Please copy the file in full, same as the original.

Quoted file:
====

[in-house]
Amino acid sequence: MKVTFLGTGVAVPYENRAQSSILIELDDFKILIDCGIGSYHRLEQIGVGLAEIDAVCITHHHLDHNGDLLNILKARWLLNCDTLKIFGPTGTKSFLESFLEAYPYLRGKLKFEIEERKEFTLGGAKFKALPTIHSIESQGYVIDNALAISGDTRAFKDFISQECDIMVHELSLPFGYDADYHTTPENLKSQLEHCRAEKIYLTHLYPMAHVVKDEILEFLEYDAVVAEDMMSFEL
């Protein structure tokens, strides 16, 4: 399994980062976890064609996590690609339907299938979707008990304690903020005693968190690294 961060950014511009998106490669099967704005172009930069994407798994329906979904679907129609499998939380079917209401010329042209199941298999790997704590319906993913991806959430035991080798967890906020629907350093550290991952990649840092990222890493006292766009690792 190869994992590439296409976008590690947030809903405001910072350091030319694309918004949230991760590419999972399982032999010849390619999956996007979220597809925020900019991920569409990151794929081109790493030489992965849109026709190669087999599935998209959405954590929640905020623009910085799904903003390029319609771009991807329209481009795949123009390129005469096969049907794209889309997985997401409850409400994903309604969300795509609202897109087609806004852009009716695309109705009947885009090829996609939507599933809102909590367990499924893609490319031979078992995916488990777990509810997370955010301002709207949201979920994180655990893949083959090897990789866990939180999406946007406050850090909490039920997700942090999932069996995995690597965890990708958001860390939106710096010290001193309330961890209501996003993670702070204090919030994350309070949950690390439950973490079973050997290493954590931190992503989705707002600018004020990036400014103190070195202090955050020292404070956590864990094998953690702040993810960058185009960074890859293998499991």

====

[in-house]
Amino acid sequence: MKVTFLGTGVAVPYENRAQSSILIELDDFKILIDCGIGSYHRLEQIGVGLAEIDAVCITHHHLDHNGDLLNILKARWLLNCDTLKIFGPTGTKSFLESFLEAYPYLRGKLKFEIEERKEFTLGGAKFKALPTIHSIESQGYVIDNALAISGDTRAFKDFISQECDIMVHELSLPFGYDADYHTTPENLKSQLEHCRAEKIYLTHLYPMAHVVKDEILEFLEYDAVVAEDMMSFEL
């Protein structure tokens, strides 16, 4: 399994980062976890064609996590690609339907299938979707008990304690903020005693968190690294 961060950014511009998106490669099967704005172009930069994407798994329906979904679907129609499998939380079917209401010329042209199941298999790997704590319906993913991806959430035991080798967890906020629907350093550290991952990649840092990222890493006292766009690792 190869994992590439296409976008590690947030809903405001910072350091030319694309918004949230991760590419999972399982032999010849390619999956996007979220597809925020900019991920569409990151794929081109790493030489992965849109026709190669087999599935998209959405954590929640905020623009910085799904903003390029319609771009991807329209481009795949123009390129005469096969049907794209889309997985997401409850409400994903309604969300795509609202897109087609806004852009009716695309109705009947885009090829996609939507599933809102909590367990499924893609490319031979078992995916488990777990509810997370955010301002709207949201979920994180655990893949083959090897990789866990939180999406946007406050850090909490039920997700942090999932069996995995690597965890990708958001860390939106710096010290001193309330961890209501996003993670702070204090919030994350309070949950690390439950973490079973050997290493954590931190992503989705707002600018004020990036400014103190070195202090955050020292404070956590864990094998953690702040993810960058185009960074890859293998499991």